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According to this article, Demarchy is a form of statistical representative democracy which rely on collective intelligence:

Improving on the age-old model of sortition democracy, by which the citizens of Ancient Athens and Serenissima Venice flourished and prospered, the internet now facilitates an improved form of decentralised self-governance by adding collective intelligence to the mix. Citizens are no more impotent subjects to those in power. They make all decisions themselves, in a participative and deliberative process performed by a large number of parallel representative sociodemographic samples from their midst.

This is advertised as having numerous advantages, such as legitimacy, neutrality, rationality and inclusive.

Question: is there any region (at least several thousand persons) that considers or already uses Demarchy or something very similar?

  • So this is direct democracy? With online referendums on every issue? If so, I doubt that any country would use this, as the decision-making would be too slow and prone to hacking. – Michael Rosen Sep 9 '17 at 9:31
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The older definition of Demarchy refers to sortition, or:

In governance, sortition (also known as allotment or demarchy) is the selection of political officials as a random sample from a larger pool of candidates. The logic behind the sortition process originates from the idea that "power corrupts."(citation needed) For that reason, when the time came to choose individuals to be assigned to empowering positions, the ancient Athenians resorted to choosing by lot.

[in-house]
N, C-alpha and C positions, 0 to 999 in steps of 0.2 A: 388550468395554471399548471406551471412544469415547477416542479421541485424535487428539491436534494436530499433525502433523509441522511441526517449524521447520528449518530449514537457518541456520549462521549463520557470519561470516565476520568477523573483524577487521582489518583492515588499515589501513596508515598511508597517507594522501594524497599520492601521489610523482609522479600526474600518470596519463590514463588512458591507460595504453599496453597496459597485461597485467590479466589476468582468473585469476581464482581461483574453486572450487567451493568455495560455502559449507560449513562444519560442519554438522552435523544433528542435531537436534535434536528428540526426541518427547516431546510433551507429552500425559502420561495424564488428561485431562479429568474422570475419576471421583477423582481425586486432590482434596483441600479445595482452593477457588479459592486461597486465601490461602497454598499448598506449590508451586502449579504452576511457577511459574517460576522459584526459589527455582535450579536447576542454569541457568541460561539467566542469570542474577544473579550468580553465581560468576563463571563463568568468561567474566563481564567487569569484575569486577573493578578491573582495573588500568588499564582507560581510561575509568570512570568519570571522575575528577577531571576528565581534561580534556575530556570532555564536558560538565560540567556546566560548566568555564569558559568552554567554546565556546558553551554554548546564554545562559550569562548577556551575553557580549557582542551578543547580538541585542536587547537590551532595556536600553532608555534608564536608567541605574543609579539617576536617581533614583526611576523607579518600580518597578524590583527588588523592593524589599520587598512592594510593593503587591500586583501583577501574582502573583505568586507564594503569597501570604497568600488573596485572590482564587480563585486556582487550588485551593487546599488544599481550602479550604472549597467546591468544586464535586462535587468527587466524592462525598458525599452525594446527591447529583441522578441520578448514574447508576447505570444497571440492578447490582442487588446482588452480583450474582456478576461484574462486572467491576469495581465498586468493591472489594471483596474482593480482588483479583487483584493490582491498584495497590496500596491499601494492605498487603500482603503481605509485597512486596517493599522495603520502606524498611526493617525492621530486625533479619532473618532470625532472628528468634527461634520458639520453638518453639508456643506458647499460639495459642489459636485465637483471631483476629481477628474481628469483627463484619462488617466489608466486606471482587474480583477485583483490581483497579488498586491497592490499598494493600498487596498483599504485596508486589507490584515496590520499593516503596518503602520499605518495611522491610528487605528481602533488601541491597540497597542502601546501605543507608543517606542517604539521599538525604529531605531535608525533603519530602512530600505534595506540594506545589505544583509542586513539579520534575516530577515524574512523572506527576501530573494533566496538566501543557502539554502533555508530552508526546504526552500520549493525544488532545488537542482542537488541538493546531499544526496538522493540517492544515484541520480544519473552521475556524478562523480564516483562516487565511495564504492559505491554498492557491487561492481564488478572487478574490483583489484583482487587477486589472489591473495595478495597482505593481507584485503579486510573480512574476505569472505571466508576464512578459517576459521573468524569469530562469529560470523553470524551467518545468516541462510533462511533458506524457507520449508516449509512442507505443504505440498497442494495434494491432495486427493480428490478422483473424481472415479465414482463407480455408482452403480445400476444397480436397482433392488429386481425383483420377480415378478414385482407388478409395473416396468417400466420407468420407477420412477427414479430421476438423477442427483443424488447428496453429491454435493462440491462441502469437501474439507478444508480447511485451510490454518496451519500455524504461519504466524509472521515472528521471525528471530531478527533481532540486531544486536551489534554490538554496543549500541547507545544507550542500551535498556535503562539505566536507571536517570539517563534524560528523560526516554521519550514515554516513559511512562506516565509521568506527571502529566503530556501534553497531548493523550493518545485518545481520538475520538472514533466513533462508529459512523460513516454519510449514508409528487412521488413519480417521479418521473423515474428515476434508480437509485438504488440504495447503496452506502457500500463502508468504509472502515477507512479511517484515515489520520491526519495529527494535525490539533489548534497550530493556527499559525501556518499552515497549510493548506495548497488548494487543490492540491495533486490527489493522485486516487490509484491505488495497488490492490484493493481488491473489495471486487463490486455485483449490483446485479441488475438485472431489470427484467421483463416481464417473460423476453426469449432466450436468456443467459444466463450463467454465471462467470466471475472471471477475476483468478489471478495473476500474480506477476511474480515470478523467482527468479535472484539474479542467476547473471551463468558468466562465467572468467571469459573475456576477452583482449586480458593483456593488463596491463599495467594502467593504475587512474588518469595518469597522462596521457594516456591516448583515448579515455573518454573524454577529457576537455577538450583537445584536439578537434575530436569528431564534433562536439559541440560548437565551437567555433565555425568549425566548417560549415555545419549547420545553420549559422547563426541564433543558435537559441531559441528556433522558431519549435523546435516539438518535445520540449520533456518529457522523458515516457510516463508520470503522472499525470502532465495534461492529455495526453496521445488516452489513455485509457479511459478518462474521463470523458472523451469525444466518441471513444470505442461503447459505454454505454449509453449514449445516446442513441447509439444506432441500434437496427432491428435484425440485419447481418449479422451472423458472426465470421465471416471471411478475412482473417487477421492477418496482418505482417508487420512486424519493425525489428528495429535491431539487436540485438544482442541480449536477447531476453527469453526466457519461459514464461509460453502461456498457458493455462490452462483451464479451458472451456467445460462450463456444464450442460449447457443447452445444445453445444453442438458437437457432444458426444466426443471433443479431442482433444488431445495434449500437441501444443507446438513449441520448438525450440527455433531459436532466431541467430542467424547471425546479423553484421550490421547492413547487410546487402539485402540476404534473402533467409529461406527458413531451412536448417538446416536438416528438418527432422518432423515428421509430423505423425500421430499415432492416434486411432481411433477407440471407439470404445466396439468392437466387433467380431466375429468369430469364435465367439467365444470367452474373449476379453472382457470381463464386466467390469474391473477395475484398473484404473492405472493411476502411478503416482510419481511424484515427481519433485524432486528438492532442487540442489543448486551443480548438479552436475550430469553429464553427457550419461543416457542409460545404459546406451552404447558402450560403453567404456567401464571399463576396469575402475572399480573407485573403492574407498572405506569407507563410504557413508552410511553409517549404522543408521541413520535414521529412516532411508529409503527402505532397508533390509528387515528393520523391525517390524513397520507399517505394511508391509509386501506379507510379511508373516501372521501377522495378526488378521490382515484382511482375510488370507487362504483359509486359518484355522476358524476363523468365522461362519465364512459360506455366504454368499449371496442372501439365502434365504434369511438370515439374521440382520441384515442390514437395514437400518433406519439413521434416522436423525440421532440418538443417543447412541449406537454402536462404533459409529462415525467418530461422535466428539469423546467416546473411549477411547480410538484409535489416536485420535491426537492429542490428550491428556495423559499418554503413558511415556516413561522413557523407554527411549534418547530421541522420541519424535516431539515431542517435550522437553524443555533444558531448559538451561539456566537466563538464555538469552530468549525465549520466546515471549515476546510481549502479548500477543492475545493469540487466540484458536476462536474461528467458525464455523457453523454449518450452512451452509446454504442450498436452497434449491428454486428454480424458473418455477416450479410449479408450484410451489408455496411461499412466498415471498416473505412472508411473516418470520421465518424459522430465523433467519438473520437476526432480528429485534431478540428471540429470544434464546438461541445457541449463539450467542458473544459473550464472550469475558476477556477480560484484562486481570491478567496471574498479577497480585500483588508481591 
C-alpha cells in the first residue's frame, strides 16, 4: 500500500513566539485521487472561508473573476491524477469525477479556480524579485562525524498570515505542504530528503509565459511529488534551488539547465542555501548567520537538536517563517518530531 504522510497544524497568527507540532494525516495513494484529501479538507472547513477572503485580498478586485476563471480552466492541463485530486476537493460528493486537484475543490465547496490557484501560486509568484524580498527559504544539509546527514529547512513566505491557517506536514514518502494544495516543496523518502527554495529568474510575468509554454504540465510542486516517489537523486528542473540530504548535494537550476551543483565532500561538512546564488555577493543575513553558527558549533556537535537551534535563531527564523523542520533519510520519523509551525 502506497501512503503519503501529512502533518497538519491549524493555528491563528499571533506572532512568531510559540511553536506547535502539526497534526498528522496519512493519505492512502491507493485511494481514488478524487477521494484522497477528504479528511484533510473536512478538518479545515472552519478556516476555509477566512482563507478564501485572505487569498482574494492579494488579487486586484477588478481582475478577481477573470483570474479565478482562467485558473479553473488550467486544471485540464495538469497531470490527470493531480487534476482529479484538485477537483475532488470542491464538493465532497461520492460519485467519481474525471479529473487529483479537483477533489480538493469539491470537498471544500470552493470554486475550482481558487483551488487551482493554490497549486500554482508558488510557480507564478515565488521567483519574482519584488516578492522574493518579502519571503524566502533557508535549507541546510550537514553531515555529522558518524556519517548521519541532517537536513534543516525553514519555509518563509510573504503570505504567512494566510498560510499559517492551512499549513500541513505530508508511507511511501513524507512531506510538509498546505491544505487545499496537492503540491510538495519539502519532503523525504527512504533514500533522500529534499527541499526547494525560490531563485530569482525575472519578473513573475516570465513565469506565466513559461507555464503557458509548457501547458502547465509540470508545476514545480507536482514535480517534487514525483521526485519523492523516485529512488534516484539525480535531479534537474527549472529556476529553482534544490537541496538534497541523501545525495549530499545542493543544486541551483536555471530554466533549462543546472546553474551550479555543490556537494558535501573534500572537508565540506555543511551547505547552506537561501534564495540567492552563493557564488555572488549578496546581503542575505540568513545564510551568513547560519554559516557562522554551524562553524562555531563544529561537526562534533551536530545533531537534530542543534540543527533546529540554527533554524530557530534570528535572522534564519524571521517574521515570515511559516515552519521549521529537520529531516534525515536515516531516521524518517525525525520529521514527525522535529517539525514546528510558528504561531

And indeed there were regions that used this system in antiquity. Today, as far as I know, the use is far more limited but Wikipedia mentions the use of it by some Amish communities.

The definition you seem to be asking for is actually the one advanced by John Burnheim which assumes a stateless society (but not necessarily within the philosophical range of Anarchism) (source).

In his book Is Democracy Possible? The alternative to electoral politics (1985) Burnheim used the term "demarchy" (created by Friedrich Hayek in his Law, Legislation and Liberty) to describe a political system without the state or bureaucracies, and based instead on randomly selected groups of decision makers.

As far as I know no large scale example of this exists today.


NOTE: As a curiosity (as representation in culture) the only interesting representation of an even more progressive form of demarchism I read about was the demarchist societies of the Revelation Space book series by Alastair Reynolds:

The Demarchists (pejoratively referred to by outsiders as zombies) were a faction of humanity who had a political system of democratic anarchy, or "Demarchy". The Demarchy functioned by means of a neural implant that constantly sought the user's opinion on aspects of Demarchist life.

Alastair Reynolds Revelation Space book cover

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Your question is quite broad, and the manifesto that you link to a bit more specific, but if we consider specifically the Sortition component of it, we can have a look at Wikipedia (linked below your article).

In particular, it points to the use of sortition in history: besides the already cited Athens and Venice, Florence had it for a while, as well as some parts of Switzerland (ref) and some Indian villages (ref).

The main current use of sortition is for common-law based juries. But also punctually for some decisions process (cities' development).

The same Wikipedia page actually lists some recent/current examples. Without reporting the whole list, one can point two examples:

  • Amish use the sortition as a part of the selection of their leaders,
  • Consensus Conferences in Denmark attempts to provide a consultative "body" for policy making.

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